Shark Tank Star Calls Bitcoin 'Garbage' Over Failed Real Estate Deal

Francisco Memoria

Shark Tank star Kevin O’Leary has recently claimed he sees bitcoin as “garbage” and that it’s a “digital game,” over what appears to have been a failed real estate deal he tried to use bitcoin in.

Speaking to CNBC during its “Squawk Box” show, Kevin O’Leary noted he believes the flagship cryptocurrency is a “useless currency,” as when trying to transact large amounts the person received the funds wants “some guarantee of its value.” He said:

To me, it’s garbage, because you can’t get in and out of it in large amounts.

O’Leary’s poor experience with the cryptocurrency came as he tried to buy a Swiss real estate with BTC, and was unsuccessful because the other party seemingly wanted a “guarantee that the value comes back to the U.S. currency.”

In an example the billionaire used on the show, he said that if one would want to “buy a piece of real estate for $10 million in Switzerland” the guarantee would have to be there, meaning the person using bitcoin could end up paying more because of its volatility.

You have to somehow hedge the risk of bitcoin. That means it’s not a real currency. That means the receiver is not willing to take the risk of the volatility it has. It’s worthless.

O’Leary added he isn’t a fan of any cryptocurrency, and that invested in cryptocurrencies before as part of a challenge. He revealed he “bought all the crypto crap” and that the $100 he put in crashed 70%, to now be worth $30.

The investor’s purchase was likely made early last year, when most cryptocurrencies were close to their all-time highs, and before the bear market. Bitcoin, for example, dropped from a near $20,000 high to a $3,200 low before recovering.

To ‘Mr. Wonderful’ “today the hot digital is bitcoin,” but “tomorrow it could be whatever. Despite O’Leary’s distrust of cryptocurrencies, he has reportedly invested $100,000 in a startup that makes it easier for users to convert spare change into bitcoin or other cryptocurrencies.

Featured image via Randstad Canada, Flickr, CC by 2.0

CME Looks to Double Bitcoin Futures Limit, but Is This Wise?

The Chicago Mercantile Exchange (CME) has a new request for its regulator, as it looks to double open position limits on bitcoin futures contracts in the face of significant interest.

Nasdaq reports that the CME has already petitioned its regulatory body, the Commodity Futures Trading Commission (CTFC), asking for an increase from 1000 contracts per spot month to 2000 per investor. Each contract represents five BTC, so essentially, at its peak,  a single investor's total position may edge towards a monumental 10,000 BTC.

This is in direct response to the contract's recent growth which is currently depicting record levels of activity, citing $370 million being traded per day. A spokesperson for the CME noted that the idea to increase limits was proposed on the continued maturity of the market:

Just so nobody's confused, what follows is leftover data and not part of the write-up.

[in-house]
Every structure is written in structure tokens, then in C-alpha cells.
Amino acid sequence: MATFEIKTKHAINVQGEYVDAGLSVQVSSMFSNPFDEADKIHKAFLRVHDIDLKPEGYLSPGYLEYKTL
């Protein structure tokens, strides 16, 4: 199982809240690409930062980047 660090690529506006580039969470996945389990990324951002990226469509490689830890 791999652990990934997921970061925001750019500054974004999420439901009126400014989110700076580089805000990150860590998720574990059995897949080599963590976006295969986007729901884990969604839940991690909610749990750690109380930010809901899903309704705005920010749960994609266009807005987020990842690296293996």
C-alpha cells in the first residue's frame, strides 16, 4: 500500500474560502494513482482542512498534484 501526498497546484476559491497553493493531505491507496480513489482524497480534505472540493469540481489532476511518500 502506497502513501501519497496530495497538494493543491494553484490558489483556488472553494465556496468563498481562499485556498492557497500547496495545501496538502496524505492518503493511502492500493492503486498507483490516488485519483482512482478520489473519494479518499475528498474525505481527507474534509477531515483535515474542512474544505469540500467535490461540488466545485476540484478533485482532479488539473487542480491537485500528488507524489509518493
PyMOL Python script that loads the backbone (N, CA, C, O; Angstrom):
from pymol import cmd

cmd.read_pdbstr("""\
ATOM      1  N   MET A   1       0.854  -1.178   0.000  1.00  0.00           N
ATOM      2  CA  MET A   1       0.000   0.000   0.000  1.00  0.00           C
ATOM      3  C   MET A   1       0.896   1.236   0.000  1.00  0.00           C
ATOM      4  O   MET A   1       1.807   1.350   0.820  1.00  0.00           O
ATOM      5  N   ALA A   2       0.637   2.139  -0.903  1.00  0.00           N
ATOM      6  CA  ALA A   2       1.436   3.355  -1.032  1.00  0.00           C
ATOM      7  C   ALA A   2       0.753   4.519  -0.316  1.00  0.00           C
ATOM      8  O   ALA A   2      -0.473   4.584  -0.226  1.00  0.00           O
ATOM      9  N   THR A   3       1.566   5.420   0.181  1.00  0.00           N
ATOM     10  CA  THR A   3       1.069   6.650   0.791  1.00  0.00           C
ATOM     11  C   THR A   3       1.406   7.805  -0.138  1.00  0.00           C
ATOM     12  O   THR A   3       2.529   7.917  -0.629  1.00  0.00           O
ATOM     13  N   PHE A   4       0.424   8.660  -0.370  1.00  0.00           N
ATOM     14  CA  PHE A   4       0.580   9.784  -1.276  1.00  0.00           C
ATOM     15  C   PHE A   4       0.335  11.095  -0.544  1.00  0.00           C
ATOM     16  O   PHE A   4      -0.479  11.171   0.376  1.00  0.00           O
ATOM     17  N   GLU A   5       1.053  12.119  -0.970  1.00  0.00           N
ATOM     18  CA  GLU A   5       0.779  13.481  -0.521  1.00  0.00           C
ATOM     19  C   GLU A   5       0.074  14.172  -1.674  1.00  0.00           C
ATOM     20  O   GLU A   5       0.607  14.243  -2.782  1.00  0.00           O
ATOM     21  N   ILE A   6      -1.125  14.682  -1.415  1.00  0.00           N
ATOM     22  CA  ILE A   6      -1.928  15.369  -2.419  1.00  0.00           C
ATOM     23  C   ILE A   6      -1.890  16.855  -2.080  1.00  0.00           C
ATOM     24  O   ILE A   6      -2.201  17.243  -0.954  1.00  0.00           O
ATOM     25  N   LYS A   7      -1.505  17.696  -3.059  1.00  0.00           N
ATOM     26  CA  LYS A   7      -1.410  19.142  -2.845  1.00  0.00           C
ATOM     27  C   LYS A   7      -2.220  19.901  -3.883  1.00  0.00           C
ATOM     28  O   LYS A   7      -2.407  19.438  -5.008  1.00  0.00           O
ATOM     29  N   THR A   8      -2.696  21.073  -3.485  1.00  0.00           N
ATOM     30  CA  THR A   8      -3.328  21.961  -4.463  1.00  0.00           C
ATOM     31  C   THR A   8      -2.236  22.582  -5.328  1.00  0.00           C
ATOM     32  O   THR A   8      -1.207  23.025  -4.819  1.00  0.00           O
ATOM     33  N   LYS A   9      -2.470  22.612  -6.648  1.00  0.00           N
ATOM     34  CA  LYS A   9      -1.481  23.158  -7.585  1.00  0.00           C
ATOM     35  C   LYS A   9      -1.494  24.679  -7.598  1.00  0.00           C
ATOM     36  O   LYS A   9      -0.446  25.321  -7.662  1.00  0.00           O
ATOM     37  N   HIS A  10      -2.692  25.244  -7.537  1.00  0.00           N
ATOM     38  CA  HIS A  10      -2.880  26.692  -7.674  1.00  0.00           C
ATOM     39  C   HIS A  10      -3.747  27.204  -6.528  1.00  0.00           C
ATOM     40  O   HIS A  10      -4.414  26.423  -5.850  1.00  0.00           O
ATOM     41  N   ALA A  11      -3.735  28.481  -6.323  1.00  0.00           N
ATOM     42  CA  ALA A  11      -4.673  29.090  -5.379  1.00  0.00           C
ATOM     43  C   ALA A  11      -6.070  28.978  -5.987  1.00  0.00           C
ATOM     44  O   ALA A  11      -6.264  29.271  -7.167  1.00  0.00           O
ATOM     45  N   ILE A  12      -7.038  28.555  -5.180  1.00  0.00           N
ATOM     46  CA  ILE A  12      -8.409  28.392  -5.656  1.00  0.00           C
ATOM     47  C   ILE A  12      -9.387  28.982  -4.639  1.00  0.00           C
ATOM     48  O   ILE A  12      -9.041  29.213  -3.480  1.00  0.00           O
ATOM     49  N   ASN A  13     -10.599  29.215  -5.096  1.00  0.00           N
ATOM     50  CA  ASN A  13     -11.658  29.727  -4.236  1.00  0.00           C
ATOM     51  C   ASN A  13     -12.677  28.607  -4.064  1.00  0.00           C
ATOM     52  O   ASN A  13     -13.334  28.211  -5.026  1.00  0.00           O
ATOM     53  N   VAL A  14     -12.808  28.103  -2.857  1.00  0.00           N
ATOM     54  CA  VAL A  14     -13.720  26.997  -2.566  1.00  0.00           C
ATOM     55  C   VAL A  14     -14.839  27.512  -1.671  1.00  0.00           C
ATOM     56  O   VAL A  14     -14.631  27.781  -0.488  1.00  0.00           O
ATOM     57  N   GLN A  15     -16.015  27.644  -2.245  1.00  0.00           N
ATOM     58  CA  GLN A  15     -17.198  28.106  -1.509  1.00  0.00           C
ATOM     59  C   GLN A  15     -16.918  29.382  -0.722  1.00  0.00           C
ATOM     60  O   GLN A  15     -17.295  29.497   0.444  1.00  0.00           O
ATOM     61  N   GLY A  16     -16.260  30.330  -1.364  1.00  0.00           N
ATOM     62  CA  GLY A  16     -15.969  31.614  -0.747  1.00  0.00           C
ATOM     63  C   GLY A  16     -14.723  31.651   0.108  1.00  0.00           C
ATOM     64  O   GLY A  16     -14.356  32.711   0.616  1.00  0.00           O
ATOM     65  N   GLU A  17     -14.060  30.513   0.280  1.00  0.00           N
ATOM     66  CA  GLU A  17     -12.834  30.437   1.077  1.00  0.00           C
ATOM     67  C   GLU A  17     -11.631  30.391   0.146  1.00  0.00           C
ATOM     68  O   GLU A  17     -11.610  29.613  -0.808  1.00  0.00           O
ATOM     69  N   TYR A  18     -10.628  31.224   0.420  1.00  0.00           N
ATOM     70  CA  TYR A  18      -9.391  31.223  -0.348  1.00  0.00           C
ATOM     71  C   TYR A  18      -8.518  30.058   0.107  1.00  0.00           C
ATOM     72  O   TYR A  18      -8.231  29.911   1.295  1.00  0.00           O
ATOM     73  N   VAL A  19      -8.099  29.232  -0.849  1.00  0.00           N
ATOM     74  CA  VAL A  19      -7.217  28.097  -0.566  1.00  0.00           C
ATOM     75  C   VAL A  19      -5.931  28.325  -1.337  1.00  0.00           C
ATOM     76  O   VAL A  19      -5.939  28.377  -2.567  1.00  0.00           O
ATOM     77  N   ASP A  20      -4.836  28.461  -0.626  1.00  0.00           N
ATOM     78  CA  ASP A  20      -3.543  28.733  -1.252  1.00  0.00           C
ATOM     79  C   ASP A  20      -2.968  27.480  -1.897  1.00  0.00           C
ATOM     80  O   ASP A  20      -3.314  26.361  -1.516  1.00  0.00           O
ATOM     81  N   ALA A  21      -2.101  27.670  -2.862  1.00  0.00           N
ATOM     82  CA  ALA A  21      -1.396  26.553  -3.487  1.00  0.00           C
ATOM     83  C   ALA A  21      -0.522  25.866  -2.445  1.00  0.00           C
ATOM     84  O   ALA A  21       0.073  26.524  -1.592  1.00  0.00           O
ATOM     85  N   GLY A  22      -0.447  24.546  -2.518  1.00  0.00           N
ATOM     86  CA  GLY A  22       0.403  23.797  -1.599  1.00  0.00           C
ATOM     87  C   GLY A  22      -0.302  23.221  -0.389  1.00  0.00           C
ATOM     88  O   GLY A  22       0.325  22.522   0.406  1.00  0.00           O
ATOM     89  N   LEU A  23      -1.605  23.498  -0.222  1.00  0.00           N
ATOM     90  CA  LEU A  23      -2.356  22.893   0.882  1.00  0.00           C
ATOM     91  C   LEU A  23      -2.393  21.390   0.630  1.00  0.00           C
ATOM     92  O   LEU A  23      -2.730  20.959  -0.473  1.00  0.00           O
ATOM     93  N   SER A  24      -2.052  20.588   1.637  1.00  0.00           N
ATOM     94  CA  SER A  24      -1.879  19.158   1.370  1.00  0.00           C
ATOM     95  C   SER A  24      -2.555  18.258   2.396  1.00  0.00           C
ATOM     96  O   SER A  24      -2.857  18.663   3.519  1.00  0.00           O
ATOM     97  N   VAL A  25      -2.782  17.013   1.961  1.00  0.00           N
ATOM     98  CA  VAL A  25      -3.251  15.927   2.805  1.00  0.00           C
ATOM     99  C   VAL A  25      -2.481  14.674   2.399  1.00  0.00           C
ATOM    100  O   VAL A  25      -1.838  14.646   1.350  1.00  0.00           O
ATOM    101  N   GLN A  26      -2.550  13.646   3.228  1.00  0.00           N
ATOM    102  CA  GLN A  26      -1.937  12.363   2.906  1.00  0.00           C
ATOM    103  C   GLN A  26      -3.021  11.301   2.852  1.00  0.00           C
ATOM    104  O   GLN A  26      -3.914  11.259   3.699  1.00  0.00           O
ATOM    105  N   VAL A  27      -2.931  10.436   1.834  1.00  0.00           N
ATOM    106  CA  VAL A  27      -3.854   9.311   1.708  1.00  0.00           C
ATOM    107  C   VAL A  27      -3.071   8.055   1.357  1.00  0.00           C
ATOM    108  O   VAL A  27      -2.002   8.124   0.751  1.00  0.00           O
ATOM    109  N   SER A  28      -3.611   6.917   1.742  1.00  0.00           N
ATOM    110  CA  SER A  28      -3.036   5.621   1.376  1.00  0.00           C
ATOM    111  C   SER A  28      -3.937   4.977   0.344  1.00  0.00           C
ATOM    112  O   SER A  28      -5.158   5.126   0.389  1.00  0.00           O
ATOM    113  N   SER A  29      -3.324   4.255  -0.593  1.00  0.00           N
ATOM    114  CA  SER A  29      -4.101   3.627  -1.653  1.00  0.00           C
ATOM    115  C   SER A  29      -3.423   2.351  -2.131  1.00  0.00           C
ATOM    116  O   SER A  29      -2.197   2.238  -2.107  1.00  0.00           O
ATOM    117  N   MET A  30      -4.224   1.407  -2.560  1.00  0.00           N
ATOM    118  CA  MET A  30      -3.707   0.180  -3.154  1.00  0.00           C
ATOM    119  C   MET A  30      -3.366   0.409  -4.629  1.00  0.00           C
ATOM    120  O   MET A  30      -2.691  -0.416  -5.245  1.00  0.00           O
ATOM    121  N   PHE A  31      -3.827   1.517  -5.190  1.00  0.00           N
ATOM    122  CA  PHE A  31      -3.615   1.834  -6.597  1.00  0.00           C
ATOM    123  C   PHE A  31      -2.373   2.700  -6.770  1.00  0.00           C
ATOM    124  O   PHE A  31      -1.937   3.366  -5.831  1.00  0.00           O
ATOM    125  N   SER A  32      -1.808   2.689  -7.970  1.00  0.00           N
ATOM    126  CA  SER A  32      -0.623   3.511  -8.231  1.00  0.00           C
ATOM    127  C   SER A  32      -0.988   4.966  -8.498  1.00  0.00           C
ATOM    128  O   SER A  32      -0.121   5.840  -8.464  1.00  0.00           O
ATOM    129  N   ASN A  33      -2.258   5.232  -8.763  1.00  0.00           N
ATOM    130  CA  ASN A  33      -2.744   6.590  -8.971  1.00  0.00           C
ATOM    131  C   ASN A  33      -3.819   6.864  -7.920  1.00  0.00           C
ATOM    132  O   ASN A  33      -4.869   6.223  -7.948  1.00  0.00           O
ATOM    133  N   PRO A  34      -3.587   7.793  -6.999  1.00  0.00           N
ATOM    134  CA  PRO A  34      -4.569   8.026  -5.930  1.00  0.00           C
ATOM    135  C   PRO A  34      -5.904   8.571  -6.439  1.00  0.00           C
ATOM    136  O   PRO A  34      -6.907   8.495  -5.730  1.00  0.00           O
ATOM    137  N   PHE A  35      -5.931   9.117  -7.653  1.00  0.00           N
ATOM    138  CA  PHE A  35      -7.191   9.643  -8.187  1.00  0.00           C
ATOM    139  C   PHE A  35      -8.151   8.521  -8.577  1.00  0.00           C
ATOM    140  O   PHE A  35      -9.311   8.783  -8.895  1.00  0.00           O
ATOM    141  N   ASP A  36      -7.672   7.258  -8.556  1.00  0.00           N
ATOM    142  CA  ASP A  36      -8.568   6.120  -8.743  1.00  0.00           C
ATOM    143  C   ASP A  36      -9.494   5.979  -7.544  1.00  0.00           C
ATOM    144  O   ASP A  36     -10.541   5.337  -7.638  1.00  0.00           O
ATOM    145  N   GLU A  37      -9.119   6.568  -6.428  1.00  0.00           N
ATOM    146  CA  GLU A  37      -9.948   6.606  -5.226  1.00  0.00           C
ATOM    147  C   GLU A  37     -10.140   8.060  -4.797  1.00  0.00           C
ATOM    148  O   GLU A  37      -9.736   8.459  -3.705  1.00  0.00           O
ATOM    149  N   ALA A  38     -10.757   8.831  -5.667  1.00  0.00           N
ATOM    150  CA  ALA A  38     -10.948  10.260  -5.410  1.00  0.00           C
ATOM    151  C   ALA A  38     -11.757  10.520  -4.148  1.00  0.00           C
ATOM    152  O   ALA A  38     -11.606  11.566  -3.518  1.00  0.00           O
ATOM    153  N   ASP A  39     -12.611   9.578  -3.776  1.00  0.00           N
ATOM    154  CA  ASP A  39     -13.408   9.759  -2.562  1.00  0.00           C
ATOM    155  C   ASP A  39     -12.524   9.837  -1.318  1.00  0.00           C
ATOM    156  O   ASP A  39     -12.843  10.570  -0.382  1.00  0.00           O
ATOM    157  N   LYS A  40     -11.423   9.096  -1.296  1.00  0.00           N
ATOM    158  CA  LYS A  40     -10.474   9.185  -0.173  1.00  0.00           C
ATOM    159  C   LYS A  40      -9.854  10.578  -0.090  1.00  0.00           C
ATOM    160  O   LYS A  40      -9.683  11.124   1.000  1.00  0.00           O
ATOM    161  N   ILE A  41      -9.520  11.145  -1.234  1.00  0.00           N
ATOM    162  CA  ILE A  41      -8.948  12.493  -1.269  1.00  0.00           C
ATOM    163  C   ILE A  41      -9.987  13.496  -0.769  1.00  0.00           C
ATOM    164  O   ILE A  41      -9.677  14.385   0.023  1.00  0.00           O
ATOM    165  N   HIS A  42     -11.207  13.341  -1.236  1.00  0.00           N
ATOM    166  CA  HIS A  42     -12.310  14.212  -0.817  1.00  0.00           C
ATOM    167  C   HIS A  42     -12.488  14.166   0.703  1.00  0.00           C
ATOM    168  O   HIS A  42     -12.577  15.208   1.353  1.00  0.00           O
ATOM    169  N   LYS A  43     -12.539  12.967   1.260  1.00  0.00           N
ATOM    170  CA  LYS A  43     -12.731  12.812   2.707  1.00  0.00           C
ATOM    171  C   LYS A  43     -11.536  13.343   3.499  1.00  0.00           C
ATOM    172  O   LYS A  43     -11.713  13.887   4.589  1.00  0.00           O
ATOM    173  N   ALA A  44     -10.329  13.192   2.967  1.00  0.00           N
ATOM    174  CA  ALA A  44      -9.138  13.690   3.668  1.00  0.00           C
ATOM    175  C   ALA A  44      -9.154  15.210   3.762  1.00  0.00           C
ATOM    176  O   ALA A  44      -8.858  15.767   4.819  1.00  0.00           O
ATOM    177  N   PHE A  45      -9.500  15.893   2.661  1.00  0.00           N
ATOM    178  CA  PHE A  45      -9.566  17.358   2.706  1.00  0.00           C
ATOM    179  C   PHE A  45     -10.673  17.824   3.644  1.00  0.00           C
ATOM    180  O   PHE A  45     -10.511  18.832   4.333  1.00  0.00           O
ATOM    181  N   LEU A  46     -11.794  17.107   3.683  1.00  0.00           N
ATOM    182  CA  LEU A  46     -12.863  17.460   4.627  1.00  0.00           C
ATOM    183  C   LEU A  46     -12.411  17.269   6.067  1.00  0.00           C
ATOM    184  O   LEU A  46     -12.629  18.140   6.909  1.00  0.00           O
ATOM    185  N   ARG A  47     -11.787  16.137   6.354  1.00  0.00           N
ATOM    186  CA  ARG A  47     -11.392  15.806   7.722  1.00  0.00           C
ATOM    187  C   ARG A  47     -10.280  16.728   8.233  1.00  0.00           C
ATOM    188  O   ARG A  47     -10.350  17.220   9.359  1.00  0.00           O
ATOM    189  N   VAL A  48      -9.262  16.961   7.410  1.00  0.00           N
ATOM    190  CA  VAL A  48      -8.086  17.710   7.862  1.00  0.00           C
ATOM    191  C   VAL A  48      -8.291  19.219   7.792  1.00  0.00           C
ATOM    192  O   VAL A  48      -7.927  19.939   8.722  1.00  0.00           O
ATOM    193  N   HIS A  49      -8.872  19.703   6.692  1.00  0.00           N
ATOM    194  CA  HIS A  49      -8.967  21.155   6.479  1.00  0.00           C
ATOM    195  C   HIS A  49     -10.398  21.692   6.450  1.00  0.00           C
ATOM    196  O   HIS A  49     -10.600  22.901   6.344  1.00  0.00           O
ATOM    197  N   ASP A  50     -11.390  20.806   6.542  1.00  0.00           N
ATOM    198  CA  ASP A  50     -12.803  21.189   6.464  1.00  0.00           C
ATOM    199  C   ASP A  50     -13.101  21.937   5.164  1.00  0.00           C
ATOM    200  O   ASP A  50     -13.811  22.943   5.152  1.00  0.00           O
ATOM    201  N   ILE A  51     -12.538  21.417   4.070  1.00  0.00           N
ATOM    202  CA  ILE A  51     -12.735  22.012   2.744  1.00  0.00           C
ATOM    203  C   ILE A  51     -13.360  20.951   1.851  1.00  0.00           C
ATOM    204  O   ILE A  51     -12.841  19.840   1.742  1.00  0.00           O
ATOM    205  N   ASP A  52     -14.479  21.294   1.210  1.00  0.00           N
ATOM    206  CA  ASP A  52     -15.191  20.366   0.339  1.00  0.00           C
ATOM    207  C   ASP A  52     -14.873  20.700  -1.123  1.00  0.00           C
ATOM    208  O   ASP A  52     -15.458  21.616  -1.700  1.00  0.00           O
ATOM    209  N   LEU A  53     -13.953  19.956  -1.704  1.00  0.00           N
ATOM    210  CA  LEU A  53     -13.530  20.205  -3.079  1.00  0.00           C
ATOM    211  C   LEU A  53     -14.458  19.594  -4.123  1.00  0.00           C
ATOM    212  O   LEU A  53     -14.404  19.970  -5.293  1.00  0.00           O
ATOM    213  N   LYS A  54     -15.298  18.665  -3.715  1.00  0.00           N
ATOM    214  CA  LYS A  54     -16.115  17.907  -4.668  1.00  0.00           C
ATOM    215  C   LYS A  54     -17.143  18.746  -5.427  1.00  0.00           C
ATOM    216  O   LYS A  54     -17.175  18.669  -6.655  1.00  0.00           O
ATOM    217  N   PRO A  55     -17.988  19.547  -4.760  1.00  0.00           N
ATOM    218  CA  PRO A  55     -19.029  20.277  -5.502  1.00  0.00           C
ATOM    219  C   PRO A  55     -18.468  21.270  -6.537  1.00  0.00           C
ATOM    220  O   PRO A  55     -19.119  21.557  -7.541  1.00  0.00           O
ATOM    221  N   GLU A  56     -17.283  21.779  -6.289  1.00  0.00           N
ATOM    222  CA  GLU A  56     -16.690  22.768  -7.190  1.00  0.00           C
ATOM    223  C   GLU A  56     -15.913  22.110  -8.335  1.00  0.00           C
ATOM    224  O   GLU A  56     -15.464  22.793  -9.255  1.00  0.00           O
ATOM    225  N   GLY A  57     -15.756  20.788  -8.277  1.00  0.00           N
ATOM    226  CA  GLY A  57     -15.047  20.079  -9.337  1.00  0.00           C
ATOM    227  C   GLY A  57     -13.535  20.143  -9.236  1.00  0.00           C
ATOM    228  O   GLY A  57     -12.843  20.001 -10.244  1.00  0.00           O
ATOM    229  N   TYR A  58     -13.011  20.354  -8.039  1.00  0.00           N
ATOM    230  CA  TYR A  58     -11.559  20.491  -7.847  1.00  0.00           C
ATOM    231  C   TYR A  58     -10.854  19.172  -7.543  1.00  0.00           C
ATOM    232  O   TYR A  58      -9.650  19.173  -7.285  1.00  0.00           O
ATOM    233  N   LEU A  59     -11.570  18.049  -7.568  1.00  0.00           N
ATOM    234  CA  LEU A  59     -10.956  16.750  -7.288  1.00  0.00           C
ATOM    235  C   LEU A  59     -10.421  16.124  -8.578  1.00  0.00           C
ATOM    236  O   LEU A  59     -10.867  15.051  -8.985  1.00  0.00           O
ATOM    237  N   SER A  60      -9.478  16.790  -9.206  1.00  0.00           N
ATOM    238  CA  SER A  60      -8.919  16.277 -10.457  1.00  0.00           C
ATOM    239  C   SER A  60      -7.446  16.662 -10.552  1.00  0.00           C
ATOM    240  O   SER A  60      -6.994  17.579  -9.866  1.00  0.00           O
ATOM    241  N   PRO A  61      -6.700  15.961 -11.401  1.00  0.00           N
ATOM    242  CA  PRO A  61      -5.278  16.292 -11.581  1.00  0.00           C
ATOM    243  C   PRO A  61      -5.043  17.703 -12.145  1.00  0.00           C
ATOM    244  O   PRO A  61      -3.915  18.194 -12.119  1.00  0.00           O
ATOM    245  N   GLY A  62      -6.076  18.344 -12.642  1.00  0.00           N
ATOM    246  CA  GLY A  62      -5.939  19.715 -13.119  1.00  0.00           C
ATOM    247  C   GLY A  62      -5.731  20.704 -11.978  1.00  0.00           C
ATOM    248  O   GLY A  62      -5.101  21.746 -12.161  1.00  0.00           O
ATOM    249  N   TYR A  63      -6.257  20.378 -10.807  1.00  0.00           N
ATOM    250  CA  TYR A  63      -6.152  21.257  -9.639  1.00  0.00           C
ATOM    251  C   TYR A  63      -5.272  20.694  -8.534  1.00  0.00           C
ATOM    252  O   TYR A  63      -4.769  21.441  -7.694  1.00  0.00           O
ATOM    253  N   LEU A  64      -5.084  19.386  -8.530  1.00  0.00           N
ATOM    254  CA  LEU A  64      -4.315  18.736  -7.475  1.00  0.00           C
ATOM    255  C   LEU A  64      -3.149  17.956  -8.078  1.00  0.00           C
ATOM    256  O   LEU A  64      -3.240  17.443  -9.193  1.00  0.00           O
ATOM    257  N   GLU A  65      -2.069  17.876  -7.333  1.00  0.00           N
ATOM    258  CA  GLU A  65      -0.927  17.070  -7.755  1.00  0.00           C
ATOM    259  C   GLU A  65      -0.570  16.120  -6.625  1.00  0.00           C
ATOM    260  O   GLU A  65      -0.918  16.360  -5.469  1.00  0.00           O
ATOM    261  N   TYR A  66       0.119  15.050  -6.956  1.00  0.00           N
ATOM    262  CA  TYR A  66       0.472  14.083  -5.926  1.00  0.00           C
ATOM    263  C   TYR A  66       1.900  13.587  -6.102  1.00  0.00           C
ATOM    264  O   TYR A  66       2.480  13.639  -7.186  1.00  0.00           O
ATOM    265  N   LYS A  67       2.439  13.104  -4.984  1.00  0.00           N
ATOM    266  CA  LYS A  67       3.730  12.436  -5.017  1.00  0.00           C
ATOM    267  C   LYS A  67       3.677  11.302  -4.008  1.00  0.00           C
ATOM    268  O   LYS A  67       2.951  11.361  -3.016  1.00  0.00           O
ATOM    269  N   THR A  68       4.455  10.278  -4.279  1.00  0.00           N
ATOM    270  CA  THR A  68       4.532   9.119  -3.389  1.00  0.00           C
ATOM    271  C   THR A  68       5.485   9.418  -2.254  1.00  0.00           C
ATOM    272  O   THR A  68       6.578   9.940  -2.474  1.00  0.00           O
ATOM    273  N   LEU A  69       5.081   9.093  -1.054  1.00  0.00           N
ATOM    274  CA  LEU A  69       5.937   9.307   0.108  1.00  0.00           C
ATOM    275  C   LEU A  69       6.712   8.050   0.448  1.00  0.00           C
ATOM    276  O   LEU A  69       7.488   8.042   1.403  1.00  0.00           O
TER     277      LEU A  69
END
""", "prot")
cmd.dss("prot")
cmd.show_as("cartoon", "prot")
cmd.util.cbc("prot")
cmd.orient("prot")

Based on the significant growth and acceptance of our financially-settled CME Bitcoin futures markets, as well as our analysis of the underlying bitcoin market.

However, as Nasdaq writes the increase in the upper limit of positions is somewhat superfluous. As of July, the number of open interest contracts reached an all-time high of just 6100; given this, it seems the CME may be future-proofing.

Open to Manipulation?

However, concerns remain about the limit increase, as without them, the potential for manipulation rises; often to the detriment to the underlying asset. Although, as per the CTFC website, the threat of manipulation from bitcoin futures contracts is "low":

In general, position limits are not needed for markets where the threat of market manipulation is non-existent or very low.

Instead, Nasdaq posited that this might point to a lessening on the CTFC's strict rule of bitcoin; as well as a maturing of the market in general.

Nevertheless, some believe the CME's bitcoin futures contracts do pose a significant threat to the price of BTC; with some suggesting that blatant manipulation continues unchecked within the market.

As reported, there seems to be a correlation between the expiry dates of CME bitcoin futures contracts and a lull in the price point of BTC. In several instances, a significant drop in bitcoin's price has coincided with a closure from the CME. The most recent example of this occurred on Labor Day, September 2, when bitcoin rose an extraordinary 8% shortly after the CME shut.

Crypto analyst, Alex Kruger, highlighted this, noting the large gaps which formed on the CME chart, from the price discrepancy before and after closing.

This has become a pretty accepted practice within the market. Kruger has even gone to the lengths of compiling statistics each time this phenomenon transpired:

On these occasions, bitcoin cited an average 4.6% price discrepancy following the close of the CME.

Whether this is a coincidence or the market is indeed being actively manipulated is as yet unclear. Either way, with the increase of these limits it might be only a matter of time until we know for sure.

Featured Image Credit: Photo via